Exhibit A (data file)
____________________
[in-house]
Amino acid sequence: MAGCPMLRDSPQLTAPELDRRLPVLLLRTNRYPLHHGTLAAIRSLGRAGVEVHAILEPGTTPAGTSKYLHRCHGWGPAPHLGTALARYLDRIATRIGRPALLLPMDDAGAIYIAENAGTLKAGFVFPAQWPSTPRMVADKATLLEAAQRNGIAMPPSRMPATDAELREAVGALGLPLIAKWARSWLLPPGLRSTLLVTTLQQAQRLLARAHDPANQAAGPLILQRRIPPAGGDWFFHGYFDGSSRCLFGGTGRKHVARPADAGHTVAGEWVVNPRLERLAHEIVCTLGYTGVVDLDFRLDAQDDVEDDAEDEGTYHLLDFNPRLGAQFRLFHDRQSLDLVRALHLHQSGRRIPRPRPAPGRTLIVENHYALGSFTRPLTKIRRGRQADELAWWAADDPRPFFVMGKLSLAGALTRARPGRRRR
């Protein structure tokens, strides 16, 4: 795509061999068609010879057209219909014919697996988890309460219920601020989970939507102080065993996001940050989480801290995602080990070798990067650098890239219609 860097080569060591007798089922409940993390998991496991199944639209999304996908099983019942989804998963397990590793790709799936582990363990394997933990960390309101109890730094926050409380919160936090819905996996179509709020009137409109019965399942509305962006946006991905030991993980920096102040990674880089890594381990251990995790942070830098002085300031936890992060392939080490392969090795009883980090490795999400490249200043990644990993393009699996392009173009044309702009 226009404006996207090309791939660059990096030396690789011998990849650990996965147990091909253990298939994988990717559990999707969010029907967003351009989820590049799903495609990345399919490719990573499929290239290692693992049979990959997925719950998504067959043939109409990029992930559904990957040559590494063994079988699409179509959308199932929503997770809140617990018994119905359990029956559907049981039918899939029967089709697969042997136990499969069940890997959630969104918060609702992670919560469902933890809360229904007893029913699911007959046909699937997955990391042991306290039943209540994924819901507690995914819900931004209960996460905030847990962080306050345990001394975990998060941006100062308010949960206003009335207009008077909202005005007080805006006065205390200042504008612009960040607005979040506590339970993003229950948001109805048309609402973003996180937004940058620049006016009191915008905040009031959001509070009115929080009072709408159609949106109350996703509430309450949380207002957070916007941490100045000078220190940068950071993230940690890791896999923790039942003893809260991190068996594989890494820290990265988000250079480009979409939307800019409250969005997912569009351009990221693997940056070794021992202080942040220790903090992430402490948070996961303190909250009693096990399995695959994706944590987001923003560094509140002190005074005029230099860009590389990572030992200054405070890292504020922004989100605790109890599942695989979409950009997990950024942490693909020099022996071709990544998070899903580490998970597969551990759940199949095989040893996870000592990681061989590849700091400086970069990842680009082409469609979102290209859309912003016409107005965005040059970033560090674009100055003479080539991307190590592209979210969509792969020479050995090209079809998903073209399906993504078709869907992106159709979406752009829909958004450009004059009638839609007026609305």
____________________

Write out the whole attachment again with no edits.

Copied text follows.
[in-house]
Amino acid sequence: MAGCPMLRDSPQLTAPELDRRLPVLLLRTNRYPLHHGTLAAIRSLGRAGVEVHAILEPGTTPAGTSKYLHRCHGWGPAPHLGTALARYLDRIATRIGRPALLLPMDDAGAIYIAENAGTLKAGFVFPAQWPSTPRMVADKATLLEAAQRNGIAMPPSRMPATDAELREAVGALGLPLIAKWARSWLLPPGLRSTLLVTTLQQAQRLLARAHDPANQAAGPLILQRRIPPAGGDWFFHGYFDGSSRCLFGGTGRKHVARPADAGHTVAGEWVVNPRLERLAHEIVCTLGYTGVVDLDFRLDAQDDVEDDAEDEGTYHLLDFNPRLGAQFRLFHDRQSLDLVRALHLHQSGRRIPRPRPAPGRTLIVENHYALGSFTRPLTKIRRGRQADELAWWAADDPRPFFVMGKLSLAGALTRARPGRRRR
């Protein structure tokens, strides 16, 4: 795509061999068609010879057209219909014919697996988890309460219920601020989970939507102080065993996001940050989480801290995602080990070798990067650098890239219609 860097080569060591007798089922409940993390998991496991199944639209999304996908099983019942989804998963397990590793790709799936582990363990394997933990960390309101109890730094926050409380919160936090819905996996179509709020009137409109019965399942509305962006946006991905030991993980920096102040990674880089890594381990251990995790942070830098002085300031936890992060392939080490392969090795009883980090490795999400490249200043990644990993393009699996392009173009044309702009 226009404006996207090309791939660059990096030396690789011998990849650990996965147990091909253990298939994988990717559990999707969010029907967003351009989820590049799903495609990345399919490719990573499929290239290692693992049979990959997925719950998504067959043939109409990029992930559904990957040559590494063994079988699409179509959308199932929503997770809140617990018994119905359990029956559907049981039918899939029967089709697969042997136990499969069940890997959630969104918060609702992670919560469902933890809360229904007893029913699911007959046909699937997955990391042991306290039943209540994924819901507690995914819900931004209960996460905030847990962080306050345990001394975990998060941006100062308010949960206003009335207009008077909202005005007080805006006065205390200042504008612009960040607005979040506590339970993003229950948001109805048309609402973003996180937004940058620049006016009191915008905040009031959001509070009115929080009072709408159609949106109350996703509430309450949380207002957070916007941490100045000078220190940068950071993230940690890791896999923790039942003893809260991190068996594989890494820290990265988000250079480009979409939307800019409250969005997912569009351009990221693997940056070794021992202080942040220790903090992430402490948070996961303190909250009693096990399995695959994706944590987001923003560094509140002190005074005029230099860009590389990572030992200054405070890292504020922004989100605790109890599942695989979409950009997990950024942490693909020099022996071709990544998070899903580490998970597969551990759940199949095989040893996870000592990681061989590849700091400086970069990842680009082409469609979102290209859309912003016409107005965005040059970033560090674009100055003479080539991307190590592209979210969509792969020479050995090209079809998903073209399906993504078709869907992106159709979406752009829909958004450009004059009638839609007026609305």